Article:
In a radio broadcast to the people of occupied France during World War II, Winston Churchill reassured them that liberation would come. “Sleep well,” he said, “For morning will come”. On June 6, 1944 as the sun rose, morning had truly dawned. It was D Day. The largest seaborne invasion fleet ever assembled began to land Allied forces on the beaches of Normandy. Roughly 14,000 of them were Canadians. An impressive number for a country with a population of only 11 million at the outbreak of war.
This week marks the 75th anniversary of that event. The human cost of that day remains unimaginable to those of us who have lived through much more peaceful times. It’s good that the world is spending much of this week remembering that day and the sacrifices made.
This week also reminded me how wars have impacted the design of vehicles and equipment we now use everyday on farms. Designs intended for war use have transferred in part to ag equipment as well as on-road vehicles.
Of course anyone who knows me personally knows I’m a Jeep fanatic. Having owned about a dozen of them over my lifetime and rebuilt a few of them from the ground up. 1941 was the year that saw the Jeep enter production as a “scout car” developed specifically for military purposes. The U.S. army put out tenders with all the specs required for it, including maximum height and length. That’s why the windshield folds down on Jeeps, to meet that original height limitation.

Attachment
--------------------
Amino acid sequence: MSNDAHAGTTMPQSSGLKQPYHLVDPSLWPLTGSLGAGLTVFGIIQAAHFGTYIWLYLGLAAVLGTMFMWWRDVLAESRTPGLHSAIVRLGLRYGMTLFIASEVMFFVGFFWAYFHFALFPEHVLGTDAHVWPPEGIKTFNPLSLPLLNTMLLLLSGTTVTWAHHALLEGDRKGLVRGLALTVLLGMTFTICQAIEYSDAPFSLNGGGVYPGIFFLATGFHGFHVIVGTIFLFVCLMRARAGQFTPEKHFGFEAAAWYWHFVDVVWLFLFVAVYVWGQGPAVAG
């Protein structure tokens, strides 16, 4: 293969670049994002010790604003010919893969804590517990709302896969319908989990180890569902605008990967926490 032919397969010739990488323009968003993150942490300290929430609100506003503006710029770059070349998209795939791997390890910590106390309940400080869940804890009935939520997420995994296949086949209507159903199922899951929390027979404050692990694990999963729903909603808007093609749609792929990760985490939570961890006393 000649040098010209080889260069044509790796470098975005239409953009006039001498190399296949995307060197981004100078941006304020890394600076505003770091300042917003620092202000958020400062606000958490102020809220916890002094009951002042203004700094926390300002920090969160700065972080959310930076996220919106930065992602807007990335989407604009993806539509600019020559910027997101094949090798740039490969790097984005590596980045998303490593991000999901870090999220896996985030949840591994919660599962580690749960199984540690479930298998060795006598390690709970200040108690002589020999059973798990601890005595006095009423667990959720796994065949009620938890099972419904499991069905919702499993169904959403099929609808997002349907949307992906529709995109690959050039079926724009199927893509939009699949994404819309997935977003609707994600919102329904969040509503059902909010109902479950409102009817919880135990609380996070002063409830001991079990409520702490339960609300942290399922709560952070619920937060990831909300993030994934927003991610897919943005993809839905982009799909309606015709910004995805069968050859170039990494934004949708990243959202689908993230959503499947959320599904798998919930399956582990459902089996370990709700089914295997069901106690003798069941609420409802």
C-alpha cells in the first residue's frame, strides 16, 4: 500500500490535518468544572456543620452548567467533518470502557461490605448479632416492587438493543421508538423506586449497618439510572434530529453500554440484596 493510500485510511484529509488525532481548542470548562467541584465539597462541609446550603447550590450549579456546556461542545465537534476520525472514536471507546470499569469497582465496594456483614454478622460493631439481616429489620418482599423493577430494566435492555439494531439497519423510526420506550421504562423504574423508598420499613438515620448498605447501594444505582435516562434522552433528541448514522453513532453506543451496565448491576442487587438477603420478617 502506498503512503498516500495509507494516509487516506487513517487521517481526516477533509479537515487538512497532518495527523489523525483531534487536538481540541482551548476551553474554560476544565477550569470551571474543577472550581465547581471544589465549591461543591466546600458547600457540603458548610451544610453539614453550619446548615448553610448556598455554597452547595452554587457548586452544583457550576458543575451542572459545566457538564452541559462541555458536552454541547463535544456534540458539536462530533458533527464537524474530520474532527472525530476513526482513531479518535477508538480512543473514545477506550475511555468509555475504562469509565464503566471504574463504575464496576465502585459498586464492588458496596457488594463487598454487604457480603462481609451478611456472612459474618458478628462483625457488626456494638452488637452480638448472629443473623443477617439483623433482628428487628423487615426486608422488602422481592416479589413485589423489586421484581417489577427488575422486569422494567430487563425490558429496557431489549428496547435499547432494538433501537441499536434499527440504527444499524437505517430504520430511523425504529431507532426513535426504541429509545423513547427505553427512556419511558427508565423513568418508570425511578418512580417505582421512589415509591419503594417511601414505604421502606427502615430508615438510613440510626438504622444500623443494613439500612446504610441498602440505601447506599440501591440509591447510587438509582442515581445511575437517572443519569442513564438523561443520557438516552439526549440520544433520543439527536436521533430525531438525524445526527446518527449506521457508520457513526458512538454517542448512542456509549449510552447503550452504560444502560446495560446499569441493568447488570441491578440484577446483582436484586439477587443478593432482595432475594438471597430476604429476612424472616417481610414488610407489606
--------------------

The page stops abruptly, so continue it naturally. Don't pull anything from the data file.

The Jeep morphed partly into a farm vehicle after the war, with Willys marketing it as a replacement to the farm
tractor, a task it never really excelled at. It was even sent to the Nebraska Tractor Test Lab for horsepower evaluation, just like any other “tractor”.
Of course four-wheel drive originated as a need for military trucks to deal with the mud of World War I, with Mack being one of the first major brands to offer a truck with that capability.
The steel-track crawler design was also used in that conflict as gun towing tractors. They were modified versions of the farm crawlers of the day made by the Holt and C.L. Best companies, which eventually merged to form
Needless to say, the British Army, which developed the tank, decided to put tracks under them. Interestingly, the tank development project was top secret at the time, and because the tank bodies looked like giant water tanks. That was the cover story used to explain their manufacture at the factory in England. Apparently, the name stuck.
The half-track truck design was a further evolution of steel tracks in military vehicles. Both the Allies and Axis armies used trucks of that type in WWII. CNH’s brands New Holland and Case IH now have half-track style tractors in their T8 and Magnum lines. Claas, too, showed it’s first attempt at the half-track tractor design at Agritechnica in 2017.
So as you can see, the mobility demands of war have drawn on and contributed to the design of vehicles and machines farmers use every day. It’s sad to say, but we owe some of our current technology to wartime engineering.
There is one important thing we really need to remember this week, though. That is we owe much more than we can ever repay to those 14,000 Canadian soldiers, sailors and airmen who made the trip to Juno Beach 75 years ago–and the thousands of others who’ve defended this country for over a century.